Carl-Johan Rubin research group

Genetics of diseases, size, body morphology and pigmentation in horse

Millennia of human-imposed selective breeding for desired traits has altered the phenotypic repertoire of the horse for traits such as size, body conformation, behavior, and color, with such variation being conferred by changes in frequencies of alleles at mostly unknown genetic loci. Lately, new methods for DNA sequencing have emerged and it is now possible to determine near-complete sequences of large numbers of mammalian genomes in parallel.

The major aims are to generate a fine-scale map of genetic variation in the horse (Equus caballus) genome, including structural variation such as inversions, duplications, CNVs and large deletions. We then analyze patterns of genetic variation in various contrasts in order to detect loci affected by selection and to detect genetic variants contributing to specific traits and diseases. To achieve these aims we have sequenced DNA samples from diverse horse breeds and populations, selected to represent distinct disease/trait classes. Samples were subjected to whole genome resequencing (WGS) and obtained sequences were used in genome scans to detect signatures of selection and functional polymorphisms/mutations. We predicted functional genetic variants using bioinformatics methods and screen for alleles uniquely/preferentially observed in individuals expressing certain diseases or traits. For such candidates we proceed with association analysis in larger cohorts of horses to investigate whether identified candidate alleles are significantly associated with the traits.

Genetics and epigenetics of sexual reproduction and behavior in Atlantic Salmon

Farmed Atlantic salmon (Salmo salar) has been the subject of intense selection for increased growth, but selection alone has not sufficed to counteract frequent occurrence of reduced growth in response to early puberty. Reduced growth due to premature maturation has been mitigated by specific light regimens. It is assumed that maturation is also modulated by variation in water temperature, which could be detrimental to commercial Salmon breeding as sea temperature is expected to rise due to global warming. One mechanism by which environmental factors can influence the expression of phenotypic traits is through epigenetic modifications of DNA in animal cells, thereby affecting the activity of genes.

In this project we use massively parallel sequencing (genome sequencing, whole genome bisulfite sequencing, Reduced Representation Bisulfite Sequencing (RRBS), RNA-sequencing and micro-RNA sequencing) in order to, in clonal individuals, investigate changes in epigenetic marks and gene expression signatures accompanying exposure to environmental variation, including different light- and temperature regimens and stress tests during different life stages in the Atlantic salmon. Furthermore, wild salmon are known to differ for their time of sexual maturation and we recently identified that genetic variation at a single locus, the vgll3 locus, acts as a major determinant for early- vs. late sexually maturation by sequencing the genomes of late- vs. early maturing individuals from rivers along the Norwegian coast. We are now following up on this locus to investigate the mechanism of action of the identified vgll3 maturation sweep and how it performs under variable environmental conditions. The combination of global genetic-, epigenetic- and transcription profiling provides an integrated view of Atlantic salmon genome biology and makes it possible not only to study factors driving behavior and maturation, but also to provide a first functional context in terms of gene expression and regulation.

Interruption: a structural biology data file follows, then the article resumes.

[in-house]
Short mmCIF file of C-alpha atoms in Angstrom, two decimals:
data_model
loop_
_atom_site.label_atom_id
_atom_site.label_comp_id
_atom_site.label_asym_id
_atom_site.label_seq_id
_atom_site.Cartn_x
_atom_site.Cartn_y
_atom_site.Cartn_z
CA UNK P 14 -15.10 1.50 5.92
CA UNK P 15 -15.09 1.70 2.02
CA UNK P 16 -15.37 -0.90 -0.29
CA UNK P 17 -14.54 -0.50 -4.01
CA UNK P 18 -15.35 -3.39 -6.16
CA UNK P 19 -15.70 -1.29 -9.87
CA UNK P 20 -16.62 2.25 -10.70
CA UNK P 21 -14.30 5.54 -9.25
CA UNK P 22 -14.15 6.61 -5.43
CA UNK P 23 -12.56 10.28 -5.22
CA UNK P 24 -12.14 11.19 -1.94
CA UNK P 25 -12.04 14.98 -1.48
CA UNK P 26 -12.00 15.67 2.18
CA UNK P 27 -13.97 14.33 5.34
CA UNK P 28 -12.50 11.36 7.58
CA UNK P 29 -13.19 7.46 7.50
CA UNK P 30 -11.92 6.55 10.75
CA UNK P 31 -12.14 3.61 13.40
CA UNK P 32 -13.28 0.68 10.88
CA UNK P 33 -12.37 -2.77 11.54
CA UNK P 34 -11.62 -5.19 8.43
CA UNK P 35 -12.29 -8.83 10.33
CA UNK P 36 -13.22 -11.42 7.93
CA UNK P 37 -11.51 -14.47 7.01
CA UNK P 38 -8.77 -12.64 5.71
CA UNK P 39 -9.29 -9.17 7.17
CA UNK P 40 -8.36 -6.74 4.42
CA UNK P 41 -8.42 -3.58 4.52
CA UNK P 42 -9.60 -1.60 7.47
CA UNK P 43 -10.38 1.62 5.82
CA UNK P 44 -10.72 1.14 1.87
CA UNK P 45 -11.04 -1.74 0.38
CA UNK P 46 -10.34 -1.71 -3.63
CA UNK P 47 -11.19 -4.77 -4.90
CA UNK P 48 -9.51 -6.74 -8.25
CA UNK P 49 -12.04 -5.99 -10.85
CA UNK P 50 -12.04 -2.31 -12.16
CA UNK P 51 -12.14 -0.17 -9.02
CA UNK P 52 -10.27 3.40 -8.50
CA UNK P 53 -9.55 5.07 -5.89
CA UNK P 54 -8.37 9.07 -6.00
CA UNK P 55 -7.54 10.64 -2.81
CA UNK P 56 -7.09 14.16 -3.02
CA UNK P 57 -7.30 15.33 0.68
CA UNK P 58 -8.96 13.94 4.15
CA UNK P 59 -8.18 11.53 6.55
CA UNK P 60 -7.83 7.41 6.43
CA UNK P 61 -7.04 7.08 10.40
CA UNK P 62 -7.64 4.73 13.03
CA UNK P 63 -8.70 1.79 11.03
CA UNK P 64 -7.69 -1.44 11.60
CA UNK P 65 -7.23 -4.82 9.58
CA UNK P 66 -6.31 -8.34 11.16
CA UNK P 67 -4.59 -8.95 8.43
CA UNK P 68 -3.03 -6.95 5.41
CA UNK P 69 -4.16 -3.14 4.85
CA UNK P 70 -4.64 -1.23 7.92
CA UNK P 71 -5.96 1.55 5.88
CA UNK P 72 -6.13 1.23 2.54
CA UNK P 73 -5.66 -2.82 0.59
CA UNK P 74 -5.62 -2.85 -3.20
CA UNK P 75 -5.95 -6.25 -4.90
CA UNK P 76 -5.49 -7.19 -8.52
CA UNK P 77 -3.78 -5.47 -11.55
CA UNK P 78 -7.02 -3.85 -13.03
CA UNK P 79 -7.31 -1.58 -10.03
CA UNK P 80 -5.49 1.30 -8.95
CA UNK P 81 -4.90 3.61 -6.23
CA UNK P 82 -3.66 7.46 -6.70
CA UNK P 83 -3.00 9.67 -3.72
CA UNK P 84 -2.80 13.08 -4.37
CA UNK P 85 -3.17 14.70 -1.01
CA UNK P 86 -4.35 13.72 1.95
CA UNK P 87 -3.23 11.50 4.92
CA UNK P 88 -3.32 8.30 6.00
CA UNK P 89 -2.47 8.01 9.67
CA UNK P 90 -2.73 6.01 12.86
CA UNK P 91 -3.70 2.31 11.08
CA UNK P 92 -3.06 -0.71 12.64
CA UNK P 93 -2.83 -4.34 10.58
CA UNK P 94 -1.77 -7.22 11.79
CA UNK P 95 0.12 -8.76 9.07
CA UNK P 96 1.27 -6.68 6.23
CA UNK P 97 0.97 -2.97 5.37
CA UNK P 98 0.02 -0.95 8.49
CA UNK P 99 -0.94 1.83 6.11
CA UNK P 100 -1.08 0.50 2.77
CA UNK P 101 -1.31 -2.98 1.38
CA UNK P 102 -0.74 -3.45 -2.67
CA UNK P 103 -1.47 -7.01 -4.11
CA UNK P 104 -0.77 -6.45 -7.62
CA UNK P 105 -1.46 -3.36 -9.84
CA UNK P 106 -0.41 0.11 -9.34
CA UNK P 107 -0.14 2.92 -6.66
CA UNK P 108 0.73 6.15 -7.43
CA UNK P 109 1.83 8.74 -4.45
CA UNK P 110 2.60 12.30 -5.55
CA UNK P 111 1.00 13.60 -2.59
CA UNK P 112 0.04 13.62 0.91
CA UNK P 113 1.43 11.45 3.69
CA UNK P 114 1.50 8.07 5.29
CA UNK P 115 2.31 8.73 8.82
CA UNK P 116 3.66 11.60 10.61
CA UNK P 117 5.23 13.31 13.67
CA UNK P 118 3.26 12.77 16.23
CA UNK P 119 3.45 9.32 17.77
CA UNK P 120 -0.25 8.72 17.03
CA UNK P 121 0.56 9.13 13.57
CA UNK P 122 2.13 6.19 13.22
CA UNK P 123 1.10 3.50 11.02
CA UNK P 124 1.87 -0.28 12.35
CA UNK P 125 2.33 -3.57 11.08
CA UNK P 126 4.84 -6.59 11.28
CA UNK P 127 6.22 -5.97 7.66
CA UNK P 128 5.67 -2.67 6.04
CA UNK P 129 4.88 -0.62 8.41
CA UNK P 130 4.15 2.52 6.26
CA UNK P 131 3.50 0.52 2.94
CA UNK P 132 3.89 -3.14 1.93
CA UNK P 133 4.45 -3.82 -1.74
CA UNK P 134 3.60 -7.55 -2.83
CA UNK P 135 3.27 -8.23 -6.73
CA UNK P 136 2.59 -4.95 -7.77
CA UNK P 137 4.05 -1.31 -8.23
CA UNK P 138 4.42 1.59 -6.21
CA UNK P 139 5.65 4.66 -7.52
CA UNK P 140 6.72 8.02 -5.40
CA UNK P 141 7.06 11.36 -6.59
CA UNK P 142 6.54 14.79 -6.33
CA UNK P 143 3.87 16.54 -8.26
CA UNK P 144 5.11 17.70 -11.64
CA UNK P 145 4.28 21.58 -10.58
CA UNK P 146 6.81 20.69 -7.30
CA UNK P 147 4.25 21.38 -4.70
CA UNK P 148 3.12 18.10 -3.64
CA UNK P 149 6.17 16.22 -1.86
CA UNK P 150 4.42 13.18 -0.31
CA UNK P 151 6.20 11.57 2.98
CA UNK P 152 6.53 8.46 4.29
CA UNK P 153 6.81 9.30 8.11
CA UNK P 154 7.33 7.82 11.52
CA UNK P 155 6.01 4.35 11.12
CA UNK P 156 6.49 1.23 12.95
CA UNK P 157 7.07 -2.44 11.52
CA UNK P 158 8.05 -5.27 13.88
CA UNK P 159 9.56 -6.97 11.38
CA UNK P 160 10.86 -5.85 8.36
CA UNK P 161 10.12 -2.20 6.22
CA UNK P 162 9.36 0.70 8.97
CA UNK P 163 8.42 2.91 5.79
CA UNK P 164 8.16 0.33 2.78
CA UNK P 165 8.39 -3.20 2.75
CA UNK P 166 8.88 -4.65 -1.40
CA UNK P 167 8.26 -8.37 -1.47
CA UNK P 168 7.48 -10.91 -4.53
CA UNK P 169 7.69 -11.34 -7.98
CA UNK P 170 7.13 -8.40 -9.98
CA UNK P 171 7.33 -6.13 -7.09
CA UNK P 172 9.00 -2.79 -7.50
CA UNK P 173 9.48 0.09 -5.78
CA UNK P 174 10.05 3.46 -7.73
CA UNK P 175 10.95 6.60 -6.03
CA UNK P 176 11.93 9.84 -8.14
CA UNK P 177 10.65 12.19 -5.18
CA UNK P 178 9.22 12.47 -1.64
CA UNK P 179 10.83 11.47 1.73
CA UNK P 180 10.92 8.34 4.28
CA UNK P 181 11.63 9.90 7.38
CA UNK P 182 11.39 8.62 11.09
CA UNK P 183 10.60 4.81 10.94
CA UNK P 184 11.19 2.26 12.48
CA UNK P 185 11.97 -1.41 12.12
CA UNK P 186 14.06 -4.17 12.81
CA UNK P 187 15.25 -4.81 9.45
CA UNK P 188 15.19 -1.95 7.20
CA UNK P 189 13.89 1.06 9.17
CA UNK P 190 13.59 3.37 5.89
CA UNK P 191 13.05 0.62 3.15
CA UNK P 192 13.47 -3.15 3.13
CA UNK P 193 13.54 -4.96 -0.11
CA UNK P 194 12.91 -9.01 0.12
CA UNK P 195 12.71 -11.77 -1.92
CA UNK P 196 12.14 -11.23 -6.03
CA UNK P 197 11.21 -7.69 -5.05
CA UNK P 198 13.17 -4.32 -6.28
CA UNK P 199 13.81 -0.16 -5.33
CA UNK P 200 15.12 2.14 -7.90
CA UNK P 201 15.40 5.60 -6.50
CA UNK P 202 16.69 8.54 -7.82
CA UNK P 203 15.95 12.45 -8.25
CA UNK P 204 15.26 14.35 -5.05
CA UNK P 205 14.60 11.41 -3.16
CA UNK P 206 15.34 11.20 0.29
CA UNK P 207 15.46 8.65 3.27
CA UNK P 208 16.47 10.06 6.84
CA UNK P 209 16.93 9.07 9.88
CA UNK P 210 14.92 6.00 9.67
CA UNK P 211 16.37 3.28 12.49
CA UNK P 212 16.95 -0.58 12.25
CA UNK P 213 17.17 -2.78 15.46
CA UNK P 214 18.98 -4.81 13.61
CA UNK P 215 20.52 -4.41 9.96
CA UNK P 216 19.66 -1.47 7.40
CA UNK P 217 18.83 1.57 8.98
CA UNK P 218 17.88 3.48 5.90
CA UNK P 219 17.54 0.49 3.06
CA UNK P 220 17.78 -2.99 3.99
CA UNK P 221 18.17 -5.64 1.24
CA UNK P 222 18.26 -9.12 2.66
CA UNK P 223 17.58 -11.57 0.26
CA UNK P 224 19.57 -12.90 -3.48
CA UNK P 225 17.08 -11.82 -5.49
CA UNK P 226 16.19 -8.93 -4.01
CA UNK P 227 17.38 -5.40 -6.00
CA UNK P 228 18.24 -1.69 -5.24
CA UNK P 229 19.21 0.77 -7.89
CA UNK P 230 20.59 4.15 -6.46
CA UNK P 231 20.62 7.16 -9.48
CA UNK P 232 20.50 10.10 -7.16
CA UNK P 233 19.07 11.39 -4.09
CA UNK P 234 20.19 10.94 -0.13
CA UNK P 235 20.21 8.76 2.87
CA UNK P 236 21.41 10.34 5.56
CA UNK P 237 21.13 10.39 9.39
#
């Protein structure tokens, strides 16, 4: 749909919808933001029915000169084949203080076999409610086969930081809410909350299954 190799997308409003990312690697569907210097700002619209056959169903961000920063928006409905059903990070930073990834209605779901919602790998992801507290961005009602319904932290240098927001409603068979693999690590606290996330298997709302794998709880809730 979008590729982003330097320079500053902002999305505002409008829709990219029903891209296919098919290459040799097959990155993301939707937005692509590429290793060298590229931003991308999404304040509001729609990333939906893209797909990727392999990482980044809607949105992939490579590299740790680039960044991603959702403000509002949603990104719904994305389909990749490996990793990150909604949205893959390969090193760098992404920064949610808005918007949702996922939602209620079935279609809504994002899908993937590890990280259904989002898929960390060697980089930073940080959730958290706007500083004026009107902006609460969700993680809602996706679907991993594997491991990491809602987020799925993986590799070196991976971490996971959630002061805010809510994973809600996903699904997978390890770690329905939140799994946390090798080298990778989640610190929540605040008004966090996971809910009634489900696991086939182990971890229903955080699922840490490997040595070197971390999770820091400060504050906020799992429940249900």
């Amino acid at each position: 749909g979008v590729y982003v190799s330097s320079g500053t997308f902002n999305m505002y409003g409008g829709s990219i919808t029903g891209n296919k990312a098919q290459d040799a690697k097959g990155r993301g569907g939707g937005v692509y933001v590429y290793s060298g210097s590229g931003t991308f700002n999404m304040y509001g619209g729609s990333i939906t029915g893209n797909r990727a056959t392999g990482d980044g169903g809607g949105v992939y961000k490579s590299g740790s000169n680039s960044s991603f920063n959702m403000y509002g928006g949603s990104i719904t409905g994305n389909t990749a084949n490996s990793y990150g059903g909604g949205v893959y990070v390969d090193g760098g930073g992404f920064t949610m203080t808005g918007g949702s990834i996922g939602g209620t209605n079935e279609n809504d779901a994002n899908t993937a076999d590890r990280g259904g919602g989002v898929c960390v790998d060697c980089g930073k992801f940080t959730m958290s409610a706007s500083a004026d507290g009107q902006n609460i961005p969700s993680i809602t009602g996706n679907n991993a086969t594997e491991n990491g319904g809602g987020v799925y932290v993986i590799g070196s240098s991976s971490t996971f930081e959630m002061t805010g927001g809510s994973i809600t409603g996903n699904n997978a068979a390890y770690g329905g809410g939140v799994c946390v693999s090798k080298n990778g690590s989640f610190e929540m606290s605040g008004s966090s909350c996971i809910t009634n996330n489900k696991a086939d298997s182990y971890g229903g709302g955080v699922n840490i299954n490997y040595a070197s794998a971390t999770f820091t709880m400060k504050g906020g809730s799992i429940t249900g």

In order to evaluate the contribution of genetic- as well as epigenetic factors on a trait as complex as behavior we are utilizing lines exhibiting behavioral differences as well as clonal fish, since the latter makes it easier to study epigenetic effects without genetic variation acting as a confounder. To obtain relevant phenotypic read-outs we are utilizing PIT-tags, i.e. sensors capable of determining spatial location of individual fish in tanks or sea-cages. Data from these sensors can be used to approximate traits such as activity, feeding, swim depth etc. and these traits will be correlated with life history events as well as with read-outs from genetic- and epigenetic screens, i.e. alleles or epi-alleles.

These projects are conducted in collaboration with researchers at the Institute of Marine Research in Bergen, Norway.

De-novo genome assembly, methylation analysis and transcriptome analyses using Oxford Nanopore MinION sequencing

Just a few years ago DNA sequenced as a read larger than 1000 bases was considered long.  With the advent of Pacific Biosciences SMRT sequencing this idea had to be revisited, as the PacBio platform can sequence reads 20.000 bases and longer. Over the last two years Oxford Nanopore Technologies (ONT) MinION sequencing has proved to be capable of sequencing reads up towards 1 million bases in size. Long sequences are very powerful when it comes to assembling genomes, and a poular analogy is that to a jigsaw puzzle, where the assembly gets easier the fewer pieces you have at your disposal.  We are currently utilizing MinIOn sequencing to construct genome assemblies of the Atlantic Halibut, chicken and also have other species in the pipeline.

In addition, to being capable of generating very long sequencing reads, it is also possible to distinguish DNA modifications such as 5-methyl cysteine (5mC) from non-methylated cysteine by consulting the raw signal generated from nanopore sequencing. We are utilizing this feature to globally annotate DNA methylation.